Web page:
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“It’s like a witch hunt from the Middle Ages” says Sherry Rehman, Pakistan’s courageous secular politician

Wednesday 19 January 2011, by siawi

From: Times Online (UK), January 18, 2011

Female MP Sherry Rehman facing blasphemy trial vows to continue her fight for reform

by Francis Elliott and Zahid Hussain

Sherry Rehman

Sherry Rehman, a leading liberal voice in the divided country, says that she is receiving two death threats an hour. Source: AP

A FEMALE MP trying to change Pakistan’s blasphemy laws has herself been accused of blasphemy by hardline clerics.

Sherry Rehman, a leading liberal voice in the divided country, says that she is receiving two death threats an hour and that she has been advised by Pakistan’s Interior Minister to leave the country in the wake of the assassination of Salman Taseer.

Like the former governor of Punjab, Ms Rehman has attracted the ire of religious extremists because of her efforts to change the blasphemy laws.

Speaking to The Times from her fortified home in Karachi, the former Cabinet minister and senior member of the ruling Pakistan People’s Party, said that she no longer dared to open her e-mails. A summons filed in a court in Multan, Punjab, alleges that she insulted the Prophet Muhammad in a television interview, a charge that she denies. She said that it was the latest tactic by religious political parties to intimidate her. “I am restricted to the house ... The noise you are hearing is that they are putting in shatter-proof glass.”

Ms Rehman, who was a close friend of Benazir Bhutto, the assassinated former Prime Minister and late wife of President Asif Ali Zardari, has refused to withdraw a proposed Bill that would criminalise those who make false accusations of blasphemy - a crime that carries a death penalty.

She knows that she will be a target for assassination even after the controversy dies down. “Those who seek to target continue with their mission, as we saw with Benazir Bhutto’s death, but I don’t want to be hounded out of my country,” she said.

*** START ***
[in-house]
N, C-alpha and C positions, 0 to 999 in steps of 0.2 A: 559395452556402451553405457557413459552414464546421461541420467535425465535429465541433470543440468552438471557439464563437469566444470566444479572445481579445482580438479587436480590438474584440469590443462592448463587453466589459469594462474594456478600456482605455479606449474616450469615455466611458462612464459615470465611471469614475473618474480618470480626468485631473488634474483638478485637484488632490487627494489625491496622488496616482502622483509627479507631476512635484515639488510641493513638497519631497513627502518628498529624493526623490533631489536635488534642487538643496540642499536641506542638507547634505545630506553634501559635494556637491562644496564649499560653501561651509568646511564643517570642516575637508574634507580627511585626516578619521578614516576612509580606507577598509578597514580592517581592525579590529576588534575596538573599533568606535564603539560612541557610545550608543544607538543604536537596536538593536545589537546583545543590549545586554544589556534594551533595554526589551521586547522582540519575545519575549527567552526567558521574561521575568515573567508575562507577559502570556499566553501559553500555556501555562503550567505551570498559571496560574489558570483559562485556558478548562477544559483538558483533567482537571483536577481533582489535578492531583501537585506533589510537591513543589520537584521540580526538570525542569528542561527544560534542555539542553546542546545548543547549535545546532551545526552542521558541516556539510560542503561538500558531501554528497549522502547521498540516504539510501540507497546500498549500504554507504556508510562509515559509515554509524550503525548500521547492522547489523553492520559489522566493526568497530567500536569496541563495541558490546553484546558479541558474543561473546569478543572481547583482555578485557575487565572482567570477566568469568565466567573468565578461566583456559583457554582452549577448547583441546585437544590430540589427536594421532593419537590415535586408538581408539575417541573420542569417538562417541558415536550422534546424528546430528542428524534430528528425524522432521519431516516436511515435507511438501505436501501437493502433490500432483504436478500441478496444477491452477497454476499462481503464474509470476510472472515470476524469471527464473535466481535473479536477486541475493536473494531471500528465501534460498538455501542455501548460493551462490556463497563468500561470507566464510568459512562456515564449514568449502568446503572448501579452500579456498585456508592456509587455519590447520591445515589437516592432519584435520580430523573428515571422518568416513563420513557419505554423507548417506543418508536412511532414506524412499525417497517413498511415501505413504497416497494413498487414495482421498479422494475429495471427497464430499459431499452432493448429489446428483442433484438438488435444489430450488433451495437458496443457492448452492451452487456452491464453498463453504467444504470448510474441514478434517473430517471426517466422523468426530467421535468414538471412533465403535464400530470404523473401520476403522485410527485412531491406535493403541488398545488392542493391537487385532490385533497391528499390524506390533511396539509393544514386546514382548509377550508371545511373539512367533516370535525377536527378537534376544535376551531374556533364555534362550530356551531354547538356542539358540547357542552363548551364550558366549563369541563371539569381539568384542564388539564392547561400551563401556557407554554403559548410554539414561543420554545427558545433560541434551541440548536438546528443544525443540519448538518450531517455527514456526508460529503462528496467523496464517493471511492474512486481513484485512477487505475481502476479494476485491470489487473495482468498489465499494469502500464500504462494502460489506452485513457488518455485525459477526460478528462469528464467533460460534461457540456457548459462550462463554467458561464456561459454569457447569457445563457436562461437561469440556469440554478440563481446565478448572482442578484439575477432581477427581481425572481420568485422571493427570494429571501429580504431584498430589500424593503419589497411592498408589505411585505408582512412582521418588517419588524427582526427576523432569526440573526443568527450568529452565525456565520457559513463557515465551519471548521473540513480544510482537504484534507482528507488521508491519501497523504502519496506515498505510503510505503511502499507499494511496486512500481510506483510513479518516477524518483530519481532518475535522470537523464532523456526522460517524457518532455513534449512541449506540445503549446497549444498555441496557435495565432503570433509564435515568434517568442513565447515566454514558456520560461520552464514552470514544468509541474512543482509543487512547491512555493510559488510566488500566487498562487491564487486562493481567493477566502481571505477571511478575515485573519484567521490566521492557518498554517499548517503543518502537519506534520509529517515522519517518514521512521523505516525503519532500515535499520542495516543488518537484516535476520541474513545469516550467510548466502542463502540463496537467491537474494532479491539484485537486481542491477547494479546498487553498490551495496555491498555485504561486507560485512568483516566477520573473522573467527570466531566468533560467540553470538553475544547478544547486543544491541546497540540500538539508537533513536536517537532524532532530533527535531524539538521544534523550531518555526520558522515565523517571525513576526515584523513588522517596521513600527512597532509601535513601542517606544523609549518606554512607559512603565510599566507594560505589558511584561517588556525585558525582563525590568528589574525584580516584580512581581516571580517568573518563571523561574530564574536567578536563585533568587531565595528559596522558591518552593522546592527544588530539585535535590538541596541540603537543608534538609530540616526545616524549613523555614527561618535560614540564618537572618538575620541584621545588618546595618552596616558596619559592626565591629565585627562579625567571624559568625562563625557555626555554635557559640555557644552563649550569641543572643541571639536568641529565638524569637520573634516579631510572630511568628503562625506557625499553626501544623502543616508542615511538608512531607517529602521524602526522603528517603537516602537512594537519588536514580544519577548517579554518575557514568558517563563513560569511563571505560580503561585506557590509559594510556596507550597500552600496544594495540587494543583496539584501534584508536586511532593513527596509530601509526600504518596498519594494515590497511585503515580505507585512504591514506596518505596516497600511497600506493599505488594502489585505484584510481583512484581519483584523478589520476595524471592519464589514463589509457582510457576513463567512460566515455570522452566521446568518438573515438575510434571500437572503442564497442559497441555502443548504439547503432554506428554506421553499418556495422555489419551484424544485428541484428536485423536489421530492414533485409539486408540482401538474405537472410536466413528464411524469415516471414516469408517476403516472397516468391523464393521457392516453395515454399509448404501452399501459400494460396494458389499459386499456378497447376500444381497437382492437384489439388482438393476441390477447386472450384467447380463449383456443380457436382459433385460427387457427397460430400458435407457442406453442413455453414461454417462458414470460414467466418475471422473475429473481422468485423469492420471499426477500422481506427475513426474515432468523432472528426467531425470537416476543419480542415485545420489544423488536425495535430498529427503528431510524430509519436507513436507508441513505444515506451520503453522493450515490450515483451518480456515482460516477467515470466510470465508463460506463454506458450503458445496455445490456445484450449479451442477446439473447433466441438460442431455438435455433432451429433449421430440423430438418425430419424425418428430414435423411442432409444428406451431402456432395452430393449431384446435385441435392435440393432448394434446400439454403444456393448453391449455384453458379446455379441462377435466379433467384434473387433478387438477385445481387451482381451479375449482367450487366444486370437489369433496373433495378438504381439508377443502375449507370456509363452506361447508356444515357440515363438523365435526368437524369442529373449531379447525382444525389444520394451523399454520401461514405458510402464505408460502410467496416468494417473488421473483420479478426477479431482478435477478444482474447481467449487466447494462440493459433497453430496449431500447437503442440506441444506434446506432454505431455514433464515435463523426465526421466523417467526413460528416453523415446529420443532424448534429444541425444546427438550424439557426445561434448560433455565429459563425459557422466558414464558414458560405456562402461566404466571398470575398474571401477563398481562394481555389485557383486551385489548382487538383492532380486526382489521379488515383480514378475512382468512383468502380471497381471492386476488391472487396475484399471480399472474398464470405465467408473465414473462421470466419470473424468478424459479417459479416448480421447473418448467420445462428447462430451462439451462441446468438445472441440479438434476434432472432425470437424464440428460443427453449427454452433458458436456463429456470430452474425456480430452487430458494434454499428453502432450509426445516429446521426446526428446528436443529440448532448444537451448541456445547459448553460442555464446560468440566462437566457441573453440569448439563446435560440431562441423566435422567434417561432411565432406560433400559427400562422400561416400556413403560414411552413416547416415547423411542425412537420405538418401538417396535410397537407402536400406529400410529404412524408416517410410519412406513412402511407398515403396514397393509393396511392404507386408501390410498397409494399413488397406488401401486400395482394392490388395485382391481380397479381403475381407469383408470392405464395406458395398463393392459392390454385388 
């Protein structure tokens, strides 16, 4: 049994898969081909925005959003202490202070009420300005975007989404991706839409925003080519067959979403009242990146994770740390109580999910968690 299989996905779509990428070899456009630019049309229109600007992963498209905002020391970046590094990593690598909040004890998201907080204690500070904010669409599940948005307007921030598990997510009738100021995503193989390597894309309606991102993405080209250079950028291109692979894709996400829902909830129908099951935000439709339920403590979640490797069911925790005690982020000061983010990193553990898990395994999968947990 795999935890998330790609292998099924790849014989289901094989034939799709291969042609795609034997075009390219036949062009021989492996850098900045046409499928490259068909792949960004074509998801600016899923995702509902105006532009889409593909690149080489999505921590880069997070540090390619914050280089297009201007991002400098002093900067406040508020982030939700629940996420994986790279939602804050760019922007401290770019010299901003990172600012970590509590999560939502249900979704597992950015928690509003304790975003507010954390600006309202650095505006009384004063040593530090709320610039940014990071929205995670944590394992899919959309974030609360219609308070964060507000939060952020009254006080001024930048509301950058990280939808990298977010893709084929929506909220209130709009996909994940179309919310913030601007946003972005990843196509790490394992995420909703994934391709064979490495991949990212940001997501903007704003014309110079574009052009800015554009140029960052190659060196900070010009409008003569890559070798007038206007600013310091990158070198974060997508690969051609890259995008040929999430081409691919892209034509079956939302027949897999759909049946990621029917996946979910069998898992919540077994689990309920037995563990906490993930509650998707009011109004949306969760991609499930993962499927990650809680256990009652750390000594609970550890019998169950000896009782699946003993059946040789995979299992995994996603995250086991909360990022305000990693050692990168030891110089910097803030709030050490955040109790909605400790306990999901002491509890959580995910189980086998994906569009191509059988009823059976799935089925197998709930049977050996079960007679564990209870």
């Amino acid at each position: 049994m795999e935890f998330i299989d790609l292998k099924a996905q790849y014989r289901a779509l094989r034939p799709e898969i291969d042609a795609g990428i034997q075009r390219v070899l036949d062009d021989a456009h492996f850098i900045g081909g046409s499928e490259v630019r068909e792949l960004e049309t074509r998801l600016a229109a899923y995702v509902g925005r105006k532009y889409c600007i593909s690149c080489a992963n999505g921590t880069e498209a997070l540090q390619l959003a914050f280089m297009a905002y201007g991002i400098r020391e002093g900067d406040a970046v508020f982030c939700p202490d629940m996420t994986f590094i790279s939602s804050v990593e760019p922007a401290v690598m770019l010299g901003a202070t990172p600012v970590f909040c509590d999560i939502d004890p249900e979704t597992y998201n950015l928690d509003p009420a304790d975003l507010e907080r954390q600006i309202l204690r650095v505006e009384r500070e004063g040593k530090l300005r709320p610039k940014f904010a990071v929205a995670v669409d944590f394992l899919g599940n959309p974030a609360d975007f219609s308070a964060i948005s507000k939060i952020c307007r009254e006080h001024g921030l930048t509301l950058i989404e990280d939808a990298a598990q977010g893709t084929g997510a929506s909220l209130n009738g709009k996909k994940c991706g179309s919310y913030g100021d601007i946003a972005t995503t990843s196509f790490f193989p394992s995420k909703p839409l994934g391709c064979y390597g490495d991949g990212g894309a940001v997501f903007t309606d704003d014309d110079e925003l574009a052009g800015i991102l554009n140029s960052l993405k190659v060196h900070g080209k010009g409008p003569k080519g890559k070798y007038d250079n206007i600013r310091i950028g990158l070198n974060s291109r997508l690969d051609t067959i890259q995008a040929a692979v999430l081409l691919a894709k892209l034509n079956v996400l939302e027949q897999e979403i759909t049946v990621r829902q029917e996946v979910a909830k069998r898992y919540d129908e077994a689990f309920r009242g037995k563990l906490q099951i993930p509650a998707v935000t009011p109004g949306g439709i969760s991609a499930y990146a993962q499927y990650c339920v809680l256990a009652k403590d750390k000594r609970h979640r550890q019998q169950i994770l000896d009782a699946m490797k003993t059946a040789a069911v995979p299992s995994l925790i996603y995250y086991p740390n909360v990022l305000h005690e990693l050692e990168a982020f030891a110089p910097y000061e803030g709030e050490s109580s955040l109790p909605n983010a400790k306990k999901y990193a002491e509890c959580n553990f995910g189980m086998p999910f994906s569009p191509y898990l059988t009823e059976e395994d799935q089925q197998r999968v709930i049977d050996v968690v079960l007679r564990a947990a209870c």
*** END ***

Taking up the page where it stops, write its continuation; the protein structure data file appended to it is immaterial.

“The space for progressive forces has suddenly seemed to have shrunk and I think we need to take that back. It’s intrinsic to the soul of modern Pakistan if it is to carry on.”

Her stance contrasts with the position taken by leading members of President Zardari’s administration, who have failed to condemn Mr Taseer’s murder.

Vocal street demonstrations in support of the murderer, Mr Taseer’s bodyguard Mumtaz Qadri, have helped to silence Pakistan’s secular politicians and moderate clerics. One even demanded that a newspaper retract a statement of condolence reportedly made by him to Mr Taseer’s family.

Rehman Malik, the Interior Minister, has promised to prevent any attempt to amend the blasphemy laws and praised the religious parties for their “maturity”.

The failure of the Government to crack down on the extremists is seen by many as further evidence of its weakness. Facing US demands to mount an offensive against Taliban strongholds, as well as a gathering economic crisis, the governing coalition of mostly secular parties has chosen to abandon any efforts to take on the religious Right.

The controversial blasphemy legislation has been in the spotlight since Asia Bibi, a Christian mother of five, was sentenced to death for allegedly insulting Islam last year. Ms Bibi’s family and lawyer have been forced into hiding.

The Pope has repeatedly called for Ms Bibi’s release but Ms Rehman said that the intervention was damaging the cause. “However well-meaning, it’s just not helpful. We get accused of being agents of foreign powers,” she said.

Although careful not to criticise her own party directly, Ms Rehman is disappointed by the absence of support for her former colleague and friend Mr Taseer. “They’ve gone on TV and they’ve said he had it coming. There is an air of impunity and the fear is very strong. It’s like a witch hunt from the Middle Ages,” she said.